To Journal or Not To Journal? - My Mind My Body
To Journal or Not To Journal?

To Journal or Not To Journal?

Many people use journaling as a form of expressing and reflecting on their feelings. It can be used to explore ideas or clear your head of mindless clutter. Journaling can also be a written record of your life. But can journaling help you make progress with intuitive eating? Yes….and no.

Let’s start with an unhealthy version of journaling. I started journaling as an extension of my experience with Weight Watchers. If you are familiar with Weight Watchers, then you know you count points rather than calories. It’s really the same thing; you’re tracking your food for the purpose of weight loss. I initially used the Weight Watchers online system but stopped after a few months because I could easily keep track of the same information with a pen and a notebook and save the monthly fee.1 I became a bit obsessed with my food journal. I wrote down what I ate for breakfast, lunch, dinner, and snacks, which meant I either had to know or figure out how many “points” each item consisted of. I then wrote down my total “points” for the day and what I did for exercise. This was always something I had to do before I went to bed every day to make sure I was on track. To go even further, every Monday I wrote down my weight to monitor that number. When you think of journaling, you may think of something more therapeutic and cathartic. This was neither. It took up an immense amount of my time and was more obsessive than not. This type of journaling is not part of intuitive eating; it is the antithesis of intuitive eating.

Here’s how journaling can help you with IE.

  1. You can use journaling as a way to keep track of your feelings. People often use food to cope their feelings, so don’t feel bad if you are one of these people. I was one of these people. Hell, I still am to a certain degree! When I had decided that my dieting had gone too far, I gathered a team of professionals around me to help me repair my relationship with food and my body. I started seeing a dietitian and she asked me to take a baby step in my recovery, and it was decided that I would not keep a food journal. Well, I have a bit of a rebellious side,2 and I decided to modify that request. I still wrote in my journal, but instead of writing down food and calories, I wrote down my successes and challenges for the day. Many of my entries were related to my feelings about food and my progress. The second most proud day I had was when I decided that I no longer needed the support of the journal. It had become more of a chore than anything else. I was most proud of myself when I decided it was time to recycle all of my journals. Now that was liberating!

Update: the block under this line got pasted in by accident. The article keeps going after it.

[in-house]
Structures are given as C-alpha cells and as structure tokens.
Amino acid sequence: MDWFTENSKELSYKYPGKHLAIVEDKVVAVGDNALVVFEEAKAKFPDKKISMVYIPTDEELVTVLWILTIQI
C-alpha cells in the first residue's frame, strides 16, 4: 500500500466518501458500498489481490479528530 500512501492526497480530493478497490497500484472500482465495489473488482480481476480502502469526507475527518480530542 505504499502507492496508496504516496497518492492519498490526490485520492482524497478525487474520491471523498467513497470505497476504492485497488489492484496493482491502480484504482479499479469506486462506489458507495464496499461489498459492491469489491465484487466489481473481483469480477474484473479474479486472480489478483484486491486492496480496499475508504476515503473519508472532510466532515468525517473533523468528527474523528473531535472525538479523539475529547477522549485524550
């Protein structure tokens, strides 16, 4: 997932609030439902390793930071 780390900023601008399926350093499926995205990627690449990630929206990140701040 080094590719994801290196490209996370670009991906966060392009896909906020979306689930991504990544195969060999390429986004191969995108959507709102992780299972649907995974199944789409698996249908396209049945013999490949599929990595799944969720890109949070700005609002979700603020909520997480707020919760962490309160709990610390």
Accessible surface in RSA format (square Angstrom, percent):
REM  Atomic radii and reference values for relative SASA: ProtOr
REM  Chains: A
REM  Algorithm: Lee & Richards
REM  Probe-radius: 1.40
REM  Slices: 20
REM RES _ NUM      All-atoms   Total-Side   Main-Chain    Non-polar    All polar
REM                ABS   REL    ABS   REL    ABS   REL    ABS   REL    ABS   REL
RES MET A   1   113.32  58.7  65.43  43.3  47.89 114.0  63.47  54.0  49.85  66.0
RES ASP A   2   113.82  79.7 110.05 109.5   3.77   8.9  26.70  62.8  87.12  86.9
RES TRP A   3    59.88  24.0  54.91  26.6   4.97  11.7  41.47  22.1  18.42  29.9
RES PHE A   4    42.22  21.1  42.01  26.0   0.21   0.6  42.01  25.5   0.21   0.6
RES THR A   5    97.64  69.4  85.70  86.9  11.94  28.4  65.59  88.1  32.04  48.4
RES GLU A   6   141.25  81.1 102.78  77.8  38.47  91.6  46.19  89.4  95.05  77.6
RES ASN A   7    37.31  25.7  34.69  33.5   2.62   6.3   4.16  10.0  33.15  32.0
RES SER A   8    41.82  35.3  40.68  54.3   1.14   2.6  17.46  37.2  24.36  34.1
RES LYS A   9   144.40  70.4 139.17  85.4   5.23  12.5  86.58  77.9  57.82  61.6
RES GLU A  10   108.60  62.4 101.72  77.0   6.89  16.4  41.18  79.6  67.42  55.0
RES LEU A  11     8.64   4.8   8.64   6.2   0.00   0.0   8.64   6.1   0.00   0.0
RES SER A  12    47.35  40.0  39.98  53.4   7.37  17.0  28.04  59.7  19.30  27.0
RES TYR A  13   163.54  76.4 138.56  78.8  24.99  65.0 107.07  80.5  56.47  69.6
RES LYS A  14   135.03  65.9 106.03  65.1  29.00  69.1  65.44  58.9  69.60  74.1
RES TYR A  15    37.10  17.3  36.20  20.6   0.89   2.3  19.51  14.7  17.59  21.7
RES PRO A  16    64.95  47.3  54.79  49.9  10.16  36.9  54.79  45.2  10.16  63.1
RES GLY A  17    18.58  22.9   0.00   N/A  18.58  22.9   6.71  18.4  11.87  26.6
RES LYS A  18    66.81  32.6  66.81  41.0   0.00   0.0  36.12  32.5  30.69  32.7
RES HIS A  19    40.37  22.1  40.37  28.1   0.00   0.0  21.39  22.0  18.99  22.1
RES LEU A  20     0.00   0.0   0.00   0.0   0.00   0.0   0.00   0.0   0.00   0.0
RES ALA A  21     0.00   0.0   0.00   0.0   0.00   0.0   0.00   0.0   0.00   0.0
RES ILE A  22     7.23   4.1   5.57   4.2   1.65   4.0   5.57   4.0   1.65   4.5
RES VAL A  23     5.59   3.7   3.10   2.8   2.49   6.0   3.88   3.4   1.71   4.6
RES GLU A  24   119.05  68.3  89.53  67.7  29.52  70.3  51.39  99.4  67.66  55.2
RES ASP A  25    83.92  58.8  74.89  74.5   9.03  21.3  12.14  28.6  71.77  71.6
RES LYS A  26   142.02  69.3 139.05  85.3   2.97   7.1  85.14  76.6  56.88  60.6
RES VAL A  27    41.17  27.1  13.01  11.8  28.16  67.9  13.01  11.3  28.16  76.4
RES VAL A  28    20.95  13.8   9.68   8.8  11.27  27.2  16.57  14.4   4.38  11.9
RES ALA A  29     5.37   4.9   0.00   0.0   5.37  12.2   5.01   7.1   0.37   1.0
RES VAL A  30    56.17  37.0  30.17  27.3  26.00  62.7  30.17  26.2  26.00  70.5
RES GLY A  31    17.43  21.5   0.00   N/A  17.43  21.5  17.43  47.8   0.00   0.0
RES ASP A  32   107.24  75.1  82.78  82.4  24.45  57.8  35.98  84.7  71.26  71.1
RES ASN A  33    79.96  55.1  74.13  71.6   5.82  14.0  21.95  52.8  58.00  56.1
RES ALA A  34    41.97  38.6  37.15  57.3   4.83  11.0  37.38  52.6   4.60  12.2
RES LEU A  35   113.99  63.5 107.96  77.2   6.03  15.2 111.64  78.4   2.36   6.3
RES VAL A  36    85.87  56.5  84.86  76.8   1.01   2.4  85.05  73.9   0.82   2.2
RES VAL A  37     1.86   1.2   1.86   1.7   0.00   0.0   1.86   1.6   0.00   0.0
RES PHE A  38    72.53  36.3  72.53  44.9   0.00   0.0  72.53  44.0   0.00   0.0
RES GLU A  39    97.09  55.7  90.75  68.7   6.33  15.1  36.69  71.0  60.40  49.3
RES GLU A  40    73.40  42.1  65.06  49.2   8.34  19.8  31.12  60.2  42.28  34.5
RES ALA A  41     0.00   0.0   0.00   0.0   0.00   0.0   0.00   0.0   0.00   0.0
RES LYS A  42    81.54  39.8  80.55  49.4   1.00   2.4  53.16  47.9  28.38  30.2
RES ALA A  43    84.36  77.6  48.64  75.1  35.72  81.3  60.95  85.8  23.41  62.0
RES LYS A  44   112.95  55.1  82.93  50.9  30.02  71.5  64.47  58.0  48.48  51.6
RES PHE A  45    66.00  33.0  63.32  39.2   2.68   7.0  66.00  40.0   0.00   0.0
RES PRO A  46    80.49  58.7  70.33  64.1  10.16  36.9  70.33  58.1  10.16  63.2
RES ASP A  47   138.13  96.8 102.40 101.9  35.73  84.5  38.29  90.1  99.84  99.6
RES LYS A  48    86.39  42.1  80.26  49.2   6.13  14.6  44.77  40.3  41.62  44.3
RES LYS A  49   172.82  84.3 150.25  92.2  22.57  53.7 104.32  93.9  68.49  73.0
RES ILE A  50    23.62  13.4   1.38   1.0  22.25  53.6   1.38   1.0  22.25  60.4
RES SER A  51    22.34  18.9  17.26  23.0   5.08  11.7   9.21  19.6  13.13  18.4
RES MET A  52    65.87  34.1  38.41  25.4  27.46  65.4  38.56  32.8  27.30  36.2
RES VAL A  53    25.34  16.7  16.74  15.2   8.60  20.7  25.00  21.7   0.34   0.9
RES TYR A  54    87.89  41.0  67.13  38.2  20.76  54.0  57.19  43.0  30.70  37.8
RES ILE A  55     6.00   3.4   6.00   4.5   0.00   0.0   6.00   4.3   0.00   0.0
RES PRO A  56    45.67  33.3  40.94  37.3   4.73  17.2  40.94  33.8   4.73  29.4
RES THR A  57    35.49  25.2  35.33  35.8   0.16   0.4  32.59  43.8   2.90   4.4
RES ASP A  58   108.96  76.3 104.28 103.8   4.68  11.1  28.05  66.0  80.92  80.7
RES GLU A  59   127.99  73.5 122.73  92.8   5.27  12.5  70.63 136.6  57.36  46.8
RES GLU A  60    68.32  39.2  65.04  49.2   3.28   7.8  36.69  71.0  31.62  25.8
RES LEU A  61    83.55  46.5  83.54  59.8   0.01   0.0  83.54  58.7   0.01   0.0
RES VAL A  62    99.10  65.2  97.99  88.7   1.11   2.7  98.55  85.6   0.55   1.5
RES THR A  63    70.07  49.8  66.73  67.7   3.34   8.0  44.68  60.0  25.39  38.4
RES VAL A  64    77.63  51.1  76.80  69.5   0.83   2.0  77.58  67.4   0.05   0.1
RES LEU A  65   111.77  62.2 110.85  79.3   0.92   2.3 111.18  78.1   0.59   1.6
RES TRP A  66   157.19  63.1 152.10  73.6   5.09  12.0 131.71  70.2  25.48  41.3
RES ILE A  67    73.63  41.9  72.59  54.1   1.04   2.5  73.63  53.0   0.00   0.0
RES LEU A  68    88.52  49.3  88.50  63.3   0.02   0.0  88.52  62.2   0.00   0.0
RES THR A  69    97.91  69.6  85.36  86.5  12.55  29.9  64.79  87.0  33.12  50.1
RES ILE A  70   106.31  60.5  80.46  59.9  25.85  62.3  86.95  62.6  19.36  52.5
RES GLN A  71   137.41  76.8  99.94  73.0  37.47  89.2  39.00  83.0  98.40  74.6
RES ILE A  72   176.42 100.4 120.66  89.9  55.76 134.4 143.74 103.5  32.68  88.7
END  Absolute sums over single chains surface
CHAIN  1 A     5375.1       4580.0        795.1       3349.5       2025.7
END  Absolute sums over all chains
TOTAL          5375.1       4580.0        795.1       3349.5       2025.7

2. You can use journaling to help you get more in touch with your hunger and fullness cues. Many people, including myself, get so out of touch with what gentle hunger and gentle fullness feels like, that it takes conscious effort to relearn those cues. Before you eat, try writing down where you are on the hunger scale.3 Your goal will be to have some hunger rather than be famished because you’ll likely overeat if you are too hungry to begin with.  If you notice that you don’t have hunger and still eat, then maybe you are eating for a reason other than physical hunger. That will take more exploring on your part. Once you have the hunger thing down, move on to focusing on your fullness.4 Again, if you are eating past comfortably full, then there is a reason for it. Don’t fret though! Naturally intuitive eaters sometimes eat when they’re not hungry and eat past fullness. Because IE is about flexibility, you don’t have to feel guilty about your eating.
  3. Journaling can also be helpful in learning about which foods satisfy you and for how long. I notice that food that contains fat and protein tends to hold me longer than a piece of fruit. This information is doubly helpful because I now know what I need to eat if I’m in meetings for the next 4 hours (e.g., Greek yogurt with nuts) and what I need to eat if I just need something to tide me over to dinner (e.g., an apple).
  4. Make it your own. Use any combination of the above or come up with your own use of a journal that helps you reflect and become a more intuitive eater. Do what works for you!

So, can you use journaling to help you become an intuitive eater? The answer is “yes” if you use it in a healthy way. If you have obsessive tendencies and feel you will channel that obsession into journaling, then this may not be the best method of reflecting on your experience. Journaling should be something that helps you reflect in a positive way so you can learn from your experience and move forward.

In what ways to do you use journaling? Do you find it helpful? Please share your thoughts and experiences about journaling in the comment section below.

1Yes, I know, I’m cheap. My husband reminds me of this…often.

2Sorry, Barbara! I know I was a bit of a pain.

3The IE version is on page 70 of the book in case you’re wondering.

4The IE fullness scale on page 126 is exactly the same as the hunger scale. The only difference is you are examining your physical sensations with a different purpose.

Thank you so much for reading my blog! I am honored that you chose to read about my experience.

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